Date of Award

Winter 12-15-2017

Author's Department

Biomedical Engineering

Degree Name

Doctor of Philosophy (PhD)

Degree Type



Ultrasound computed tomography (USCT) and photoacoustic computed tomography (PACT) are two emerging imaging modalities that have a wide range of potential applications from pre-clinical small animal imaging to cancer screening in human subjects. USCT is typically employed to measure acoustic contrasts, including the speed of sound (SOS) distribution, while PACT typically measures optical contrasts or some related quantity such as the initial pressure distribution. Their complementary contrasts and similar implementations make USCT and PACT a natural fit for a hybrid imaging system. Still, much work remains to realize this promise. First, USCT image reconstruction methods based on the acoustic wave equation, known as waveform inversion methods, are computationally burdensome, limiting their widespread use. Instead, image reconstruction methods based on geometric acoustics are often employed. These methods do not model higher-order diffraction effects and consequentially have poor resolution. In this dissertation, use of a novel stochastic optimization method, which overcomes much of the computational burden of waveform inversion, is proposed. Second, most traditional PACT image reconstruction algorithms assume a constant SOS distribution. For many biological applications, this is a poor assumption that can result in reduced resolution, reduced contrast, and an increase in the number of imaging artifacts. More recent image reconstruction algorithms can compensate for a known heterogeneous SOS distribution; however, in practice, the SOS distribution is not known. Further, in general, the joint reconstruction (JR) of the SOS and initial pressure distributions from PACT measurements is unstable. Two methods are proposed to overcome this problem. In the first, a parameterized JR method is employed. Under this approach, the SOS distribution is assumed to have a known low-dimensional representation. By constraining the form of the SOS distribution, the JR problem can be made more stable. In the second method, few-view USCT measurements are added to the PACT data, and the initial pressure and SOS distributions are jointly estimated from the combined measurements. This approach effectively exploits acoustic information present in the PACT data, allowing both the initial pressure and SOS distributions to be more accurately reconstructed.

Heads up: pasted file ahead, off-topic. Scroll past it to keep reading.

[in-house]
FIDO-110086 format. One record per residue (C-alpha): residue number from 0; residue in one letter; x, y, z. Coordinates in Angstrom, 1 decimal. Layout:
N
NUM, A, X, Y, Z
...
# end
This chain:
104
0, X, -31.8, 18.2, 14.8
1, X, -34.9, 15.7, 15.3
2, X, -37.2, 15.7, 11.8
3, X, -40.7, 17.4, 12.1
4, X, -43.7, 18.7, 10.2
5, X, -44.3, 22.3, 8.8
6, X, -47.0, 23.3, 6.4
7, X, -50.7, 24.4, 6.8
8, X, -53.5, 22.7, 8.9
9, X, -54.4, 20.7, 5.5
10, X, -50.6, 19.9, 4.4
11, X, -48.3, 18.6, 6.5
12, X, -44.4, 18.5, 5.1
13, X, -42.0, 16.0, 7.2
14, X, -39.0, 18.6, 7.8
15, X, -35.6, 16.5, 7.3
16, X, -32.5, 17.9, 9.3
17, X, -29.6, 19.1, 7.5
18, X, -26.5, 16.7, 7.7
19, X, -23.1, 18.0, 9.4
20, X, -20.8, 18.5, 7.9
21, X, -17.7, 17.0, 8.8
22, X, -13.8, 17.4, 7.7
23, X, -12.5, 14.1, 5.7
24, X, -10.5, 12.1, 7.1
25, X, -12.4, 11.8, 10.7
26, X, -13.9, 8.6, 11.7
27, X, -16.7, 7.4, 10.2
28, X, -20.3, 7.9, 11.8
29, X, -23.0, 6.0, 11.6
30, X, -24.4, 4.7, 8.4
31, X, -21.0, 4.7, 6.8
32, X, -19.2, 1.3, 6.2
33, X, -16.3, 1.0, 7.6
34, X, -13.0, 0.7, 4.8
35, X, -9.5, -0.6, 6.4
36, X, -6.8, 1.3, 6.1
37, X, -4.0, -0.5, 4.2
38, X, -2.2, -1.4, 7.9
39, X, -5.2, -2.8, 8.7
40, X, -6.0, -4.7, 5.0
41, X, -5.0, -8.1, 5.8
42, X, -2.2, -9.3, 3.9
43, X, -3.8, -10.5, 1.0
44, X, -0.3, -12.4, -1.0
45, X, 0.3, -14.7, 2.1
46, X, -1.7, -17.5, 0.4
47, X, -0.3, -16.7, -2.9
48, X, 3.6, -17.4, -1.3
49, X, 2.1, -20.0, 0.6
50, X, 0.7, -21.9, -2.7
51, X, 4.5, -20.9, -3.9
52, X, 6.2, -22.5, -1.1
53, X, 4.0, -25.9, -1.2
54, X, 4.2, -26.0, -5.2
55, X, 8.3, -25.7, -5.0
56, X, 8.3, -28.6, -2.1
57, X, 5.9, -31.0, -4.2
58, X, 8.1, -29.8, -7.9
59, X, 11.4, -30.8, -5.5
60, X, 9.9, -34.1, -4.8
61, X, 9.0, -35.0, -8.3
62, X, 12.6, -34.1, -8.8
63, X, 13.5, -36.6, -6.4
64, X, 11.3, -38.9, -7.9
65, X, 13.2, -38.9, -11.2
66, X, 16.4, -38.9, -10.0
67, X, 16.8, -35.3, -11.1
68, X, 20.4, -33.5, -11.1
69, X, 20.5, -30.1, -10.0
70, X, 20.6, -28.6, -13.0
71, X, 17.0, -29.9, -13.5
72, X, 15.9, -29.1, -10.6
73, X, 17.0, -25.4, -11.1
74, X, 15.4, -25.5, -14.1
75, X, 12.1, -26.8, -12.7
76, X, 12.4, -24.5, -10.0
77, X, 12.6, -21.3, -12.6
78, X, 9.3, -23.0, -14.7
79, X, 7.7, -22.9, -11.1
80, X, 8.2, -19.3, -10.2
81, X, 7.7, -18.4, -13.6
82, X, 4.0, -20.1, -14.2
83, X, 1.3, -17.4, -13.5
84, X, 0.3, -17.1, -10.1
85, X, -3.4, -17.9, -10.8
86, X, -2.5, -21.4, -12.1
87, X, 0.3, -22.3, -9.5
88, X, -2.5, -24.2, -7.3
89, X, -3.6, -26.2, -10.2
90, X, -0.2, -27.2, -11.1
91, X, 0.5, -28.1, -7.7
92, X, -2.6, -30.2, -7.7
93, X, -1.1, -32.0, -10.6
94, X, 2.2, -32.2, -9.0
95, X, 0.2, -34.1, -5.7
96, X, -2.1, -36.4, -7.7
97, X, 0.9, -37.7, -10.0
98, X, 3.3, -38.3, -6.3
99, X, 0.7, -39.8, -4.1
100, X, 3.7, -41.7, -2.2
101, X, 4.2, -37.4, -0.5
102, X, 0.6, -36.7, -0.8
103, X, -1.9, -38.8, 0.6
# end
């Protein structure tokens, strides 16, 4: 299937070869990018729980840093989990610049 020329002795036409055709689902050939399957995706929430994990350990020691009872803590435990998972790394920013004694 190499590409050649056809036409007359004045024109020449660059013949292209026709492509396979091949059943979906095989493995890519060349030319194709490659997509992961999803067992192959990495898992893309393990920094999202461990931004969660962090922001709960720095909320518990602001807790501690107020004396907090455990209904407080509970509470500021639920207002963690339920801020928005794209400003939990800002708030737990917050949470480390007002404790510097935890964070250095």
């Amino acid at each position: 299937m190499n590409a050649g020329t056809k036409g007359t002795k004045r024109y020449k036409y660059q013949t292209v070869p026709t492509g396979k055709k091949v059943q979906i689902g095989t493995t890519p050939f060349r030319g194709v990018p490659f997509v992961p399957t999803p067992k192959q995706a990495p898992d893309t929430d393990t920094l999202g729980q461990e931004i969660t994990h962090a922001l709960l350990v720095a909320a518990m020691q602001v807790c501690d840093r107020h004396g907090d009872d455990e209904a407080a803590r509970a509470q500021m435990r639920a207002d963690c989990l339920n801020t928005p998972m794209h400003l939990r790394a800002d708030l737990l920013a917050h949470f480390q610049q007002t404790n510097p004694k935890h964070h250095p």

English (en)


Mark A. Anastasio

Committee Members

Joseph P. Culver, Joseph A. O'Sullivan, Lihong V. Wang, Quing Zhu,


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